A skilled assassin, Flying Snow is Broken Sword's lover and his equal as a swordsman (or close to). She vowed revenge upon the King for killing her father in battle. When Broken Sword convinces Nameless to abandon the assassination attempt on the king, Flying Snow kills him and later herself.
  • Chen Daoming as the King of Qin (Chinese: 秦王; pinyin: Qín Wáng)
    An ambitious leader who desires to become the first Emperor of China. Following an assassination attempt, he withdraws into his palace, which he empties of all but his most trusted advisors, and always wears his battle armor.
  • Donnie Yen as Long Sky (simplified Chinese: 长空; traditional Chinese: 長空; pinyin: Chángkōng)
    An accomplished spearman, Sky is the first to be "defeated" by Nameless, who takes Sky's broken spear as proof of his defeat to the king.
  • Zhang Ziyi as Moon (Chinese: 如月; pinyin: Rúyuè)
    Broken Sword's loyal apprentice, skilled in using twin swords.


Director Zhang Yimou collaborated with Australian cinematographer Christopher Doyle to help realize his plan to divide the film visually into five sections, each dominated by a particular color. Zhang had initially wanted to use different cinematographers and shooting styles, but that proved impractical.[9]

Doyle compared their story to Rashomon, as it has an unreliable narrator and stories within stories. The film tells different version of the story of how an anonymous hero in ancient China overcomes three rivals. The stories are dominated by the colors red, blue, and white. Red represents desire, possessiveness and jealousy. Blue represents reason and friendship. White represents the balance of reason and desire, the ultimate truth.[10] The overall framing story is darker with shades of black, and flashbacks are shown in vibrant greens. The colors were chosen for their aesthetic reasons, not symbolic ones, and the colors orange and pink were not considered as options; Doyle was dismissive of universal theories of color, such as those put forward by Italian cinematographer Vittorio Storaro.[11]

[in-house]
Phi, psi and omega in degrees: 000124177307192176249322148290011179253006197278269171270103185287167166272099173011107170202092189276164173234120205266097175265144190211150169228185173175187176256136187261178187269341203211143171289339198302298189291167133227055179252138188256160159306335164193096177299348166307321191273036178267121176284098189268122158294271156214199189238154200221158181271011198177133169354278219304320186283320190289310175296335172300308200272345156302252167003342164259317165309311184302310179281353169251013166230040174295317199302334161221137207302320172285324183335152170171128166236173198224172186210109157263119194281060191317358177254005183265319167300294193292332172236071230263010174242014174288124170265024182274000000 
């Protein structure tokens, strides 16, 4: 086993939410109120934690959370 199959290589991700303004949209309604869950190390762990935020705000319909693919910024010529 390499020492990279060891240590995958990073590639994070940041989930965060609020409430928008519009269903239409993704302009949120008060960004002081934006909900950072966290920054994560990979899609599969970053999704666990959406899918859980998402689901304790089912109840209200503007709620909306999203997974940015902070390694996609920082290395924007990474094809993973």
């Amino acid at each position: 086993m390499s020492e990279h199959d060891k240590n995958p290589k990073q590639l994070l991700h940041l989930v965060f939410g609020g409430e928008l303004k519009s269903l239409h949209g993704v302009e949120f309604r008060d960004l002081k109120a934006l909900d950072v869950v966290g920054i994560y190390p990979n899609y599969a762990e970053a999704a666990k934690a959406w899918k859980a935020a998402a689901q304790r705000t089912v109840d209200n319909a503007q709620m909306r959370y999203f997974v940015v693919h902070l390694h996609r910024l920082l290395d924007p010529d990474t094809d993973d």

The lake sequences were filmed in the Jiuzhaigou national park in northern Sichuan, China. The desert sequences were shot near the border with Kazakhstan.[11]


The film was scored by Tan Dun, who also conducted the China Philharmonic Orchestra and Chorus for the recording. The composer Chen Yuanlin also collaborated in the project. Itzhak Perlman performs most of the violin solos, with additional solos by Tan Dun himself. The theme song, Hero (英雄), composed by Zhang Yadong and Lin Xi, was sung by Faye Wong. It is unavailable in the American versions of the film DVD and soundtrack album.[12][13] Wind & Sand (風沙) is a song inspired by the film and was sung by Tony Leung. The musical instrument seen and played during the fight in the weiqi courtyard scene is a guqin. The guqin music for that scene was performed by Liu Li.


Hero was first released in China on 24 October 2002. Miramax owned the American-market distribution rights, but delayed the release of the film a total of six times. Import DVDs of the film were sold online and Miramax demanded that the sites cease selling the DVD.[14]

The movie was finally released in American theaters on 27 August 2004 after intervention by Disney executives, Government of China and Quentin Tarantino, who helped secure an English-subtitled release.[15][7][8] Tarantino also offered to lend his name to promotional material for the film in order to attract box office attention to it; his name was attached to the credits as "Quentin Tarantino Presents".[16] In addition, a sword held by Jet Li's character in the original promotional poster was replaced by weapon resembling a katana, a Japanese weapon, in the North American promotional poster, which was both anachronistic and culturally misplaced. The United States version of the DVD, with Mandarin, English, and French soundtracks, was released on 30 November 2004.

In the United Kingdom, it was 2013's sixth most-watched foreign-language film on television, with 150,100 viewers on Channel 4.[17]